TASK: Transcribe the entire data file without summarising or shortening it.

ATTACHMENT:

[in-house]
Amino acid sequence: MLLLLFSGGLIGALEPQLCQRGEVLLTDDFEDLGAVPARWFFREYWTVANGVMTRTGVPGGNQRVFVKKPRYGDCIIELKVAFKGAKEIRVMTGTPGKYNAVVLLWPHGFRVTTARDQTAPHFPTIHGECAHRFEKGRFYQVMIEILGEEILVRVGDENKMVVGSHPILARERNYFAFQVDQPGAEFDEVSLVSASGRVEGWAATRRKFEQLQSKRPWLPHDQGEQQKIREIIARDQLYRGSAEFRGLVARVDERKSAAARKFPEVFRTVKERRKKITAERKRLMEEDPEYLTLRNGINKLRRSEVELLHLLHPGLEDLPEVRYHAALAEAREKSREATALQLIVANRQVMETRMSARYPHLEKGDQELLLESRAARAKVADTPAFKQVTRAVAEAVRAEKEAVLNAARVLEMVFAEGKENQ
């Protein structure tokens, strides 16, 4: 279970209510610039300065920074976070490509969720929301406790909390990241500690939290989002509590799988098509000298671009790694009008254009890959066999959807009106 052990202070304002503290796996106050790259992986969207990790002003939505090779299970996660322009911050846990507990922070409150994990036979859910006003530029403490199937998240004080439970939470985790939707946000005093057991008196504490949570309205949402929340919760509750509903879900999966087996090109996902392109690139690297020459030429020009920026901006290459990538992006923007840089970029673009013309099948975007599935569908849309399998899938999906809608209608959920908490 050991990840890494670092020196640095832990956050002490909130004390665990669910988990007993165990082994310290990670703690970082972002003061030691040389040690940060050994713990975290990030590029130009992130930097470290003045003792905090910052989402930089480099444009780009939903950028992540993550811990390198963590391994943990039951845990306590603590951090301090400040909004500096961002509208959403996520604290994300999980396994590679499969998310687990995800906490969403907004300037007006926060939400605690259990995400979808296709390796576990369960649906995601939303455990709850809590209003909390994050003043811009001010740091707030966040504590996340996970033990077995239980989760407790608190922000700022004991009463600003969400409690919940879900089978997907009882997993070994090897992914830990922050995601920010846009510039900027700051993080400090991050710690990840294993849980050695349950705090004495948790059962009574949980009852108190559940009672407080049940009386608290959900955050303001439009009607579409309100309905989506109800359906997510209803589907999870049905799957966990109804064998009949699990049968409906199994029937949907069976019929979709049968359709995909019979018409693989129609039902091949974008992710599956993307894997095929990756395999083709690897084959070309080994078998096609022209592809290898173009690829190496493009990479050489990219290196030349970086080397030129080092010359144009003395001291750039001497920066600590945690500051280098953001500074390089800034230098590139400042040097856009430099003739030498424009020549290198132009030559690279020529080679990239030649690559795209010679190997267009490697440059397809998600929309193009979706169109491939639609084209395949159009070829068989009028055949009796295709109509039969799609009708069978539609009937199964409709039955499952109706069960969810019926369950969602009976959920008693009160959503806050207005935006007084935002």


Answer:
[in-house]
Amino acid sequence: MLLLLFSGGLIGALEPQLCQRGEVLLTDDFEDLGAVPARWFFREYWTVANGVMTRTGVPGGNQRVFVKKPRYGDCIIELKVAFKGAKEIRVMTGTPGKYNAVVLLWPHGFRVTTARDQTAPHFPTIHGECAHRFEKGRFYQVMIEILGEEILVRVGDENKMVVGSHPILARERNYFAFQVDQPGAEFDEVSLVSASGRVEGWAATRRKFEQLQSKRPWLPHDQGEQQKIREIIARDQLYRGSAEFRGLVARVDERKSAAARKFPEVFRTVKERRKKITAERKRLMEEDPEYLTLRNGINKLRRSEVELLHLLHPGLEDLPEVRYHAALAEAREKSREATALQLIVANRQVMETRMSARYPHLEKGDQELLLESRAARAKVADTPAFKQVTRAVAEAVRAEKEAVLNAARVLEMVFAEGKENQ
């Protein structure tokens, strides 16, 4: 279970209510610039300065920074976070490509969720929301406790909390990241500690939290989002509590799988098509000298671009790694009008254009890959066999959807009106 052990202070304002503290796996106050790259992986969207990790002003939505090779299970996660322009911050846990507990922070409150994990036979859910006003530029403490199937998240004080439970939470985790939707946000005093057991008196504490949570309205949402929340919760509750509903879900999966087996090109996902392109690139690297020459030429020009920026901006290459990538992006923007840089970029673009013309099948975007599935569908849309399998899938999906809608209608959920908490 050991990840890494670092020196640095832990956050002490909130004390665990669910988990007993165990082994310290990670703690970082972002003061030691040389040690940060050994713990975290990030590029130009992130930097470290003045003792905090910052989402930089480099444009780009939903950028992540993550811990390198963590391994943990039951845990306590603590951090301090400040909004500096961002509208959403996520604290994300999980396994590679499969998310687990995800906490969403907004300037007006926060939400605690259990995400979808296709390796576990369960649906995601939303455990709850809590209003909390994050003043811009001010740091707030966040504590996340996970033990077995239980989760407790608190922000700022004991009463600003969400409690919940879900089978997907009882997993070994090897992914830990922050995601920010846009510039900027700051993080400090991050710690990840294993849980050695349950705090004495948790059962009574949980009852108190559940009672407080049940009386608290959900955050303001439009009607579409309100309905989506109800359906997510209803589907999870049905799957966990109804064998009949699990049968409906199994029937949907069976019929979709049968359709995909019979018409693989129609039902091949974008992710599956993307894997095929990756395999083709690897084959070309080994078998096609022209592809290898173009690829190496493009990479050489990219290196030349970086080397030129080092010359144009003395001291750039001497920066600590945690500051280098953001500074390089800034230098590139400042040097856009430099003739030498424009020549290198132009030559690279020529080679990239030649690559795209010679190997267009490697440059397809998600929309193009979706169109491939639609084209395949159009070829068989009028055949009796295709109509039969799609009708069978539609009937199964409709039955499952109706069960969810019926369950969602009976959920008693009160959503806050207005935006007084935002």